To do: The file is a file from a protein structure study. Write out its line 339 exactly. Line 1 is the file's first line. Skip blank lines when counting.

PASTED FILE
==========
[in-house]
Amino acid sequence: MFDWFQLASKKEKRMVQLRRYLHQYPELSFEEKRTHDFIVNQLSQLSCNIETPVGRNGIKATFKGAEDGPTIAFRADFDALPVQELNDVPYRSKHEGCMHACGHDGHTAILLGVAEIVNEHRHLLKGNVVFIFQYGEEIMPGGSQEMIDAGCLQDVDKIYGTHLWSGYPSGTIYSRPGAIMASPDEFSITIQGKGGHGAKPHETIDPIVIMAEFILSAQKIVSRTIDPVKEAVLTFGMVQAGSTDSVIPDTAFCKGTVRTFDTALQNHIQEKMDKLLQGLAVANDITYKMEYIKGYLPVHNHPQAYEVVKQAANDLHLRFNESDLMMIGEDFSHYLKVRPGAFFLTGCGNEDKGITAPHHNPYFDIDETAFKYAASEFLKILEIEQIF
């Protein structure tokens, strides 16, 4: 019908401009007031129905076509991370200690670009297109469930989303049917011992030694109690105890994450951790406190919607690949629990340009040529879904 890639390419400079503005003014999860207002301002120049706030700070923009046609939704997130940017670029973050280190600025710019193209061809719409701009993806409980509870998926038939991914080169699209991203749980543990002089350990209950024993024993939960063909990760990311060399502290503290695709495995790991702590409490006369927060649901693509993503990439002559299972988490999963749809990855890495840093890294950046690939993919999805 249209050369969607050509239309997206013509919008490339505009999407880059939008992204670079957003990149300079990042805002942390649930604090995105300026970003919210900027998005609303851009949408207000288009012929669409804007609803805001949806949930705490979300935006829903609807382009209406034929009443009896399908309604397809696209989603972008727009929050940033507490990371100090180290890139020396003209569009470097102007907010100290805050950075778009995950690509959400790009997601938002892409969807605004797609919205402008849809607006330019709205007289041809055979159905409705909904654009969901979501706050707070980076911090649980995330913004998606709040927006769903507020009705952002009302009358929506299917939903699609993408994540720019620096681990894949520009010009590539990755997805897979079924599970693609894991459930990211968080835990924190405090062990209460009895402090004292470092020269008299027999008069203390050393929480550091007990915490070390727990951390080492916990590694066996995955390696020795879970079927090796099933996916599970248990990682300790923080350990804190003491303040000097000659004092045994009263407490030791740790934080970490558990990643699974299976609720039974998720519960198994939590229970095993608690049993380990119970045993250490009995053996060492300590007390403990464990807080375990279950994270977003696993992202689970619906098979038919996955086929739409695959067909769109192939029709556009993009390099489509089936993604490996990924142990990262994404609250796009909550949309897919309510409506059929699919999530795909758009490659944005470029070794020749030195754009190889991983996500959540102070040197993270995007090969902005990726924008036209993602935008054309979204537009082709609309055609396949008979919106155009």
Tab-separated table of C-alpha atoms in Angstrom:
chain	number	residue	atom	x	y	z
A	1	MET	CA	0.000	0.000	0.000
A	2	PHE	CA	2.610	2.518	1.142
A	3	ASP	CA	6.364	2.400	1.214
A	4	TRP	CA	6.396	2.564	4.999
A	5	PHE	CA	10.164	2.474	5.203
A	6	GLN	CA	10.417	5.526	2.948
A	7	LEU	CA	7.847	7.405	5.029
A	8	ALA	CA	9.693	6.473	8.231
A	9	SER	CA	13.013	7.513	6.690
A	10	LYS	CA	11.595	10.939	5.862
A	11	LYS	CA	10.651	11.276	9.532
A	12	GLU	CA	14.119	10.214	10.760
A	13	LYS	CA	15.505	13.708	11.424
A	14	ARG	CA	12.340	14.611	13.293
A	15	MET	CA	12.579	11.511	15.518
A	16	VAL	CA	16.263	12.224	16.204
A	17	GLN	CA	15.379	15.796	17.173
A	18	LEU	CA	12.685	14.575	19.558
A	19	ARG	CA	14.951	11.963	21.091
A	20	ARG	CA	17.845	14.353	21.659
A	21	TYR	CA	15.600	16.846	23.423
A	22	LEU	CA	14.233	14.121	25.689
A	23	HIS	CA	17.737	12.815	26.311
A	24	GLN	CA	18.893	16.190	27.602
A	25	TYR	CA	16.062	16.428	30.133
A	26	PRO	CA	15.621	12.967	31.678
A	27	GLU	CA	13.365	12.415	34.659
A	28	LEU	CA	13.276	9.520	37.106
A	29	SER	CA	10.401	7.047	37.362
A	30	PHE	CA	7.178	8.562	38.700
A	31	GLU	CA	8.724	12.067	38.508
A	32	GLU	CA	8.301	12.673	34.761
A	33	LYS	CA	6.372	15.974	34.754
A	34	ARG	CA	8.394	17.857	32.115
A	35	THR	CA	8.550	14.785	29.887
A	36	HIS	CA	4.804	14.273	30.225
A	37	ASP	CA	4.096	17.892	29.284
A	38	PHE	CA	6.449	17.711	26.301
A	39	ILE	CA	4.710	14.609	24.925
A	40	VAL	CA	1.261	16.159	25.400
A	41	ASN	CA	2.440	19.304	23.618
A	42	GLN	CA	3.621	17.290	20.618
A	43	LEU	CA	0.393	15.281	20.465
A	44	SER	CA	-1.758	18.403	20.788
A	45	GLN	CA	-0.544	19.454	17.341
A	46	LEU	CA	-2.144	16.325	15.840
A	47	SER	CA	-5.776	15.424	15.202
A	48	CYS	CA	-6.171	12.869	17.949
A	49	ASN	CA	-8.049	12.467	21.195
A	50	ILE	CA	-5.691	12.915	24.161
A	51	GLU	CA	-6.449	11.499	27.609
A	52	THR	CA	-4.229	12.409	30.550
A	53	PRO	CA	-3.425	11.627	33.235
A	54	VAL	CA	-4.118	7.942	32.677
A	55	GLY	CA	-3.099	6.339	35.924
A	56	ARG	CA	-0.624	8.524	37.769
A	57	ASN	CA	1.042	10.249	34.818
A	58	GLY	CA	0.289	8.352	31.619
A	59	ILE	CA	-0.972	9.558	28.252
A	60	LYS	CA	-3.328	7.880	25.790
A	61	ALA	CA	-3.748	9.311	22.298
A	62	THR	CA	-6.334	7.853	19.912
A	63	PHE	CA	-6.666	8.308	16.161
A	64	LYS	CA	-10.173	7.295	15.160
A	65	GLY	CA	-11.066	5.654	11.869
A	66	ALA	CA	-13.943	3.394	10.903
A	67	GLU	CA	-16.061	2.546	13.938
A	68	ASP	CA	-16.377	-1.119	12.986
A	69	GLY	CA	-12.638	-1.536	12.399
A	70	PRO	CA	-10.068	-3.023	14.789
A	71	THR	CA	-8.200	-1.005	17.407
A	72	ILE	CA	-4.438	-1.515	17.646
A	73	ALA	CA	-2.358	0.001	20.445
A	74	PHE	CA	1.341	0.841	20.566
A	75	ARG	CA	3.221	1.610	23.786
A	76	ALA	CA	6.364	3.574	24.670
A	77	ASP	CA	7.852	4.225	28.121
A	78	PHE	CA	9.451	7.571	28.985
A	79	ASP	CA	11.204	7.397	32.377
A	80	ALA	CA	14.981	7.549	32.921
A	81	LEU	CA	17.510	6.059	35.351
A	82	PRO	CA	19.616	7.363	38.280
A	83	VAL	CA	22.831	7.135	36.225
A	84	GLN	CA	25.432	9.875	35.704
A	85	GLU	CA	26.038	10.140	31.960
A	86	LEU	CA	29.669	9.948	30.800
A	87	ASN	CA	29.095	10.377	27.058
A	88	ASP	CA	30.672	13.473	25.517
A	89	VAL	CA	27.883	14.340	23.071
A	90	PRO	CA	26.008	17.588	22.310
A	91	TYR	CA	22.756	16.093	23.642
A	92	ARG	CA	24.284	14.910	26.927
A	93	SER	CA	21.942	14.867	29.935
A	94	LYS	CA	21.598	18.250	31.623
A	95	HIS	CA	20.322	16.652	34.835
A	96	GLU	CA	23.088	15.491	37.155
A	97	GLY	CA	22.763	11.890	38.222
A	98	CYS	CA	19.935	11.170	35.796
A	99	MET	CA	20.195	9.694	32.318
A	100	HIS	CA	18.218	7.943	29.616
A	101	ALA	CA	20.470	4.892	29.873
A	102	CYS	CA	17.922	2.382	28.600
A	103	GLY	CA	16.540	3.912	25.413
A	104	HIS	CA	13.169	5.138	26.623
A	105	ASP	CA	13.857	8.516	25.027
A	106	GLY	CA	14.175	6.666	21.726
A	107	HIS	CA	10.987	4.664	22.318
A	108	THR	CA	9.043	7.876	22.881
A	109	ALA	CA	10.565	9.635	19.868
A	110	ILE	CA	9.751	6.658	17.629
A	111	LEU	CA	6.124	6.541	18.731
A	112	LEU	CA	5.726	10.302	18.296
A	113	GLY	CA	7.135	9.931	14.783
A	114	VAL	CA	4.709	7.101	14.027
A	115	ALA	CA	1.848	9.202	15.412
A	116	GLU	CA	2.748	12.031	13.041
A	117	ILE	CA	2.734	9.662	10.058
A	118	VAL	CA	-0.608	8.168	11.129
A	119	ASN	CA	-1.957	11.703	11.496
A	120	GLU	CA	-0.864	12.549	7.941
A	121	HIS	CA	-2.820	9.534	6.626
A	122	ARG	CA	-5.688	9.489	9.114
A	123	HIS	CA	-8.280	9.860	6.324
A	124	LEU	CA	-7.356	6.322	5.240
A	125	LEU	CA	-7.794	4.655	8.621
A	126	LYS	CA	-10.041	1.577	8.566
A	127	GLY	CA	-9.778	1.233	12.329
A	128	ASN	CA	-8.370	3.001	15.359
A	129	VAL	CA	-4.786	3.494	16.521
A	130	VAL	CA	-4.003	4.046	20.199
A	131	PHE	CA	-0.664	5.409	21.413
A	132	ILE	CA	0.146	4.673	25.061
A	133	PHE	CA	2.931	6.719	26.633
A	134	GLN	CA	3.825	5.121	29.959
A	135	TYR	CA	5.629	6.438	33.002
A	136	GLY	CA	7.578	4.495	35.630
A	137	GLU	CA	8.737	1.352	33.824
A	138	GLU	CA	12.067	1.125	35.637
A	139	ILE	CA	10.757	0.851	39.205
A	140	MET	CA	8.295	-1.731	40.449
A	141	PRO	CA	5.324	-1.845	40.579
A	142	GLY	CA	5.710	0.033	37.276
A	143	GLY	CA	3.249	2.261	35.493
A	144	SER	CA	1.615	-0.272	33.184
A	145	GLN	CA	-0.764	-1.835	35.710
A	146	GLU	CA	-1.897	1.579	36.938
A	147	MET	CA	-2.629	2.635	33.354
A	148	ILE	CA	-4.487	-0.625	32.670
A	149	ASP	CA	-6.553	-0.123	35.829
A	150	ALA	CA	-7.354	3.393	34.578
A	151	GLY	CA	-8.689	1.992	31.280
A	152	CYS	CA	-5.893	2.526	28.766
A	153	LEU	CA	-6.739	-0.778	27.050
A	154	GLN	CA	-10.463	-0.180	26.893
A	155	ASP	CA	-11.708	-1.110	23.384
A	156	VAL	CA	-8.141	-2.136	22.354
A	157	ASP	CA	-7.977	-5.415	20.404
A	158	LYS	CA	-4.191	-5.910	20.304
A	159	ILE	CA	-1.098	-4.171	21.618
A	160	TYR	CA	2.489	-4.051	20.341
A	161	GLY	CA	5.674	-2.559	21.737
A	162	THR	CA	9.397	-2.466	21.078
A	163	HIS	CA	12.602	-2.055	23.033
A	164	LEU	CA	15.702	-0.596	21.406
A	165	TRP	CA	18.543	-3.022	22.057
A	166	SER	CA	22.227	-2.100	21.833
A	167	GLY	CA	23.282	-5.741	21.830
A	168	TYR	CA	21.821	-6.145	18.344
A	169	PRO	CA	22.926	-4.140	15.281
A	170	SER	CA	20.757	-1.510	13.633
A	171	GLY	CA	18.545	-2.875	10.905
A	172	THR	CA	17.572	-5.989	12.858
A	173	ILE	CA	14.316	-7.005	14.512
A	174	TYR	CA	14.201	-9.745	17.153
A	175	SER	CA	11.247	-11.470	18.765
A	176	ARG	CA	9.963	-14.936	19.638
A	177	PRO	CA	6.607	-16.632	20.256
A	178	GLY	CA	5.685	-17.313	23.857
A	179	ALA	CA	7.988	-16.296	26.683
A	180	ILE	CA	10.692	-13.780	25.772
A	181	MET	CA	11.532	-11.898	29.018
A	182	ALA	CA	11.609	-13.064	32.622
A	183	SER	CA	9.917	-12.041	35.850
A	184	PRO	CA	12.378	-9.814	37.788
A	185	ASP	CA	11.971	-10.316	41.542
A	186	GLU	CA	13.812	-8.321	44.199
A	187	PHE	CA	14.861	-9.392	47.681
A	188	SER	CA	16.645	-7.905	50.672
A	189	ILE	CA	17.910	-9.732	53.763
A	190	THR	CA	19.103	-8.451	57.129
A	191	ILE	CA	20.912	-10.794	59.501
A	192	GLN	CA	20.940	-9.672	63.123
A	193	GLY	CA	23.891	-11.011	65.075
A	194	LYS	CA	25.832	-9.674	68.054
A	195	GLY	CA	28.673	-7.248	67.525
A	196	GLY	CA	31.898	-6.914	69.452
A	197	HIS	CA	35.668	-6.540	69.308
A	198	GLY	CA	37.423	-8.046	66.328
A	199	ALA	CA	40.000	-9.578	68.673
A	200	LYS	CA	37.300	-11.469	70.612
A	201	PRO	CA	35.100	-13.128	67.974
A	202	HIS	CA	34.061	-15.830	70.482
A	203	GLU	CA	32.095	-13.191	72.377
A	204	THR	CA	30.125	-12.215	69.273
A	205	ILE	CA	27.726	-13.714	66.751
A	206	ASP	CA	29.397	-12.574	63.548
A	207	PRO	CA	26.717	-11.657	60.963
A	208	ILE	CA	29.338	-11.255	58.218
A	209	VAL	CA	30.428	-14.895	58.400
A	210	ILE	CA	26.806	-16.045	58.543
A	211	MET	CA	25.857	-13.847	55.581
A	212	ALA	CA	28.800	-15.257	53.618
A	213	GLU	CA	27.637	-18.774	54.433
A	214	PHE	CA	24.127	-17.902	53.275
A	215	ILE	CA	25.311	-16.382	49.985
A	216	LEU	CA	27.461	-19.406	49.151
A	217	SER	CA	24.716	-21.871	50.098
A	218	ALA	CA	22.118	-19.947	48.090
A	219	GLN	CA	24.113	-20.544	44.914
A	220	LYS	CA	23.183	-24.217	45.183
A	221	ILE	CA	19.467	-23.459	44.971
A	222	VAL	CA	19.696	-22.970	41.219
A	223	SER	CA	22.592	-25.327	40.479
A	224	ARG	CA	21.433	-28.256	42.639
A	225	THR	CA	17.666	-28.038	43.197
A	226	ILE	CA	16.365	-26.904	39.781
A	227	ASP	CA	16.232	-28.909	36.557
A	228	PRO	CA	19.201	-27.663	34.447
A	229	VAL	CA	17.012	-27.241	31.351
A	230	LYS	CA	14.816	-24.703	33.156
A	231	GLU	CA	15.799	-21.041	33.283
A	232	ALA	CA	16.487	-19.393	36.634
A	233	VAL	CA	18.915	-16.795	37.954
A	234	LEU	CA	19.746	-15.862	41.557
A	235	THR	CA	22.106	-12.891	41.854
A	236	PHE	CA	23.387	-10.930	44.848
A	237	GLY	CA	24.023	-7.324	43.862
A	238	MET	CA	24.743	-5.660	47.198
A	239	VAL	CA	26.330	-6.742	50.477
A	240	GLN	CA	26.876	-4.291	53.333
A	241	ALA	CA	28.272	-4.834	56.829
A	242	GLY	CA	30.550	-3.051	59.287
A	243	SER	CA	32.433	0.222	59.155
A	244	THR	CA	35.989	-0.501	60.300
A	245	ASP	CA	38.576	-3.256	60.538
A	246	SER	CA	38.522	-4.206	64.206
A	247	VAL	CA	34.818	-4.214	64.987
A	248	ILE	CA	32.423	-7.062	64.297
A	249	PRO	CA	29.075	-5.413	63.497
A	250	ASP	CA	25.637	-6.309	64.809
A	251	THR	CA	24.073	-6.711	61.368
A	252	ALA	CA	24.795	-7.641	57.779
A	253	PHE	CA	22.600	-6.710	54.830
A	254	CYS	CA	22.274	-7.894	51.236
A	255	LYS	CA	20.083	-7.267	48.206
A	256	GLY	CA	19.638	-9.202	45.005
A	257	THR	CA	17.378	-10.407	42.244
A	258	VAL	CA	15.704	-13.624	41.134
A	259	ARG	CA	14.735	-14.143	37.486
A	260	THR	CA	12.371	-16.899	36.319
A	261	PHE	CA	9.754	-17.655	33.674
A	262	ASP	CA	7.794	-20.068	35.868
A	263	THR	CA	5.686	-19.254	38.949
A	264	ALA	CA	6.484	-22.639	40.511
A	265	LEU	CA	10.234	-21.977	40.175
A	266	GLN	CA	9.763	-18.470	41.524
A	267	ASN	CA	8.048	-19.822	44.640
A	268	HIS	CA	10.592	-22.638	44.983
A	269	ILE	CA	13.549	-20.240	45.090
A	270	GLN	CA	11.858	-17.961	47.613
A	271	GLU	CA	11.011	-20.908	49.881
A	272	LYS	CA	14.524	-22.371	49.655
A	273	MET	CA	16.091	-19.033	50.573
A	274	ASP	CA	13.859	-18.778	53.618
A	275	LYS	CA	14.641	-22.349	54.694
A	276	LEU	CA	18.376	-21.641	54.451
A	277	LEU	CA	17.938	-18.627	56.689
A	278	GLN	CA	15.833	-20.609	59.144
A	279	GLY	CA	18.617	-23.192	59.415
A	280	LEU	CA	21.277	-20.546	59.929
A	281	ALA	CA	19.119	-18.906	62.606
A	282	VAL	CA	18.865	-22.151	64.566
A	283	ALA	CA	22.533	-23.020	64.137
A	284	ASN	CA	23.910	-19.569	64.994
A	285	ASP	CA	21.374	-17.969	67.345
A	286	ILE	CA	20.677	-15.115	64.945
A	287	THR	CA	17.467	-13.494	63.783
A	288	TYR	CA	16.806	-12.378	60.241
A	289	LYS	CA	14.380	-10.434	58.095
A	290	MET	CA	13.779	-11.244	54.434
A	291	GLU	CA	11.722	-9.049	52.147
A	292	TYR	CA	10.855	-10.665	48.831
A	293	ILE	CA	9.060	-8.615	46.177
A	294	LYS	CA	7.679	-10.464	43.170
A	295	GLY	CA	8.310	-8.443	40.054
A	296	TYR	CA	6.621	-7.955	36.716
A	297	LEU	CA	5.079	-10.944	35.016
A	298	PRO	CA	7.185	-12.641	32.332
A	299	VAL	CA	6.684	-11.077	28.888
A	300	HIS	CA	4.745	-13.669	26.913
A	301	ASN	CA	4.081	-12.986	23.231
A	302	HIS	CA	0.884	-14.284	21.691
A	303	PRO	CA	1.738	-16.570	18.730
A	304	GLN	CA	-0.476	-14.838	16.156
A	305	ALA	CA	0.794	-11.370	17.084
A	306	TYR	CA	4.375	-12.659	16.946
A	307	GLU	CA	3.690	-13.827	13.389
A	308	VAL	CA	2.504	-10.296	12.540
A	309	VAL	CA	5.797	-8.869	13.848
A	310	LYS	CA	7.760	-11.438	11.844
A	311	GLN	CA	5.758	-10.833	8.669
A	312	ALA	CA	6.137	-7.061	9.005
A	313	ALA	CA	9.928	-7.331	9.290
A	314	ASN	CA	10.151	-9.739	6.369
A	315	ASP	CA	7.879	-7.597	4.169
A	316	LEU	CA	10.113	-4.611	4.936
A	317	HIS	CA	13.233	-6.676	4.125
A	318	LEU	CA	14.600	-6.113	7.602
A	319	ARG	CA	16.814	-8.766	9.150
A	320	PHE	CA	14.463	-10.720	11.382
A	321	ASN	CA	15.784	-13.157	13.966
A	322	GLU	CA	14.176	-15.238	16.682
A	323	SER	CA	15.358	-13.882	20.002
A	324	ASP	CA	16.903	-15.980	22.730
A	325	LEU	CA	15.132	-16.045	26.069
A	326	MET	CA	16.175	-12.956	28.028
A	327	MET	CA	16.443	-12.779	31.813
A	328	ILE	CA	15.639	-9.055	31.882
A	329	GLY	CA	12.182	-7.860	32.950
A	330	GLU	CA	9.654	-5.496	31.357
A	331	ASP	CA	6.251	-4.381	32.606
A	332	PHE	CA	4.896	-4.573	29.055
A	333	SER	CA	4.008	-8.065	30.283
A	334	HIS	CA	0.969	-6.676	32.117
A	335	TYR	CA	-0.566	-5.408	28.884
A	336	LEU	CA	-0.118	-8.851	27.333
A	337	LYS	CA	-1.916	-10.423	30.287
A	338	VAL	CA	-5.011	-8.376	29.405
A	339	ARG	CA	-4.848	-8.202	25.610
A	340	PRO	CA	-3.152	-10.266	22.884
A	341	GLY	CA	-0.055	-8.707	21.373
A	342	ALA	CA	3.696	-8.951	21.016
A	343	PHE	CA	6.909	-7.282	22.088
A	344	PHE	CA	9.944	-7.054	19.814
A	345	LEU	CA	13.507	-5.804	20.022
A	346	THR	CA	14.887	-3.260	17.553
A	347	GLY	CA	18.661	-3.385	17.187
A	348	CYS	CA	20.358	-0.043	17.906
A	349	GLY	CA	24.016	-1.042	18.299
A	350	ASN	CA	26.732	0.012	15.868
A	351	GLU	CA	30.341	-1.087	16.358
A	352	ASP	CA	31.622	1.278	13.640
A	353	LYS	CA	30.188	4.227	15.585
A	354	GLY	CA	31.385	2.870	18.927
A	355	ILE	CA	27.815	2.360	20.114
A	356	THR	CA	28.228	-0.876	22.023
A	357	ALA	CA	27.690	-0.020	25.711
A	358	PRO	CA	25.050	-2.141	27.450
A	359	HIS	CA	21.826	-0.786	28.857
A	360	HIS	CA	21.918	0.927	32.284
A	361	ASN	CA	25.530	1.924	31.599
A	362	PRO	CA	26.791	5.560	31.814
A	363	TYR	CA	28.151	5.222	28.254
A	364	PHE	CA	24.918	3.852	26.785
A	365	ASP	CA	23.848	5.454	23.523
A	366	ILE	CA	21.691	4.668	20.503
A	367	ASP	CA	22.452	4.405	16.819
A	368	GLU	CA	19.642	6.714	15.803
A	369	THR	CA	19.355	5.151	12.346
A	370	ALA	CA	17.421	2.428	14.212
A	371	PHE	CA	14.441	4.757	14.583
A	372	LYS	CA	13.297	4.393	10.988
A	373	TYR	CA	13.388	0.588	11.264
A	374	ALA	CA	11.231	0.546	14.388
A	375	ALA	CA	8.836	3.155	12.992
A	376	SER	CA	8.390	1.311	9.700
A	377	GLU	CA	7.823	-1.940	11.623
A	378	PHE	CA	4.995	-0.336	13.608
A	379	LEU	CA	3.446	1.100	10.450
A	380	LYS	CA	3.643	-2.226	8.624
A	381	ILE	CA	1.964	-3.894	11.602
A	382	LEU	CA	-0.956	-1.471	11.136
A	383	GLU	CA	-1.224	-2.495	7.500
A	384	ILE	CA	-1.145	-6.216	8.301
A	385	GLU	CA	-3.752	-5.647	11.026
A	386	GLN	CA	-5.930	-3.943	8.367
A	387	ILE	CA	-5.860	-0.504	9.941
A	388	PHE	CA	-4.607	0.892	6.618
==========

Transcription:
A	334	HIS	CA	0.969	-6.676	32.117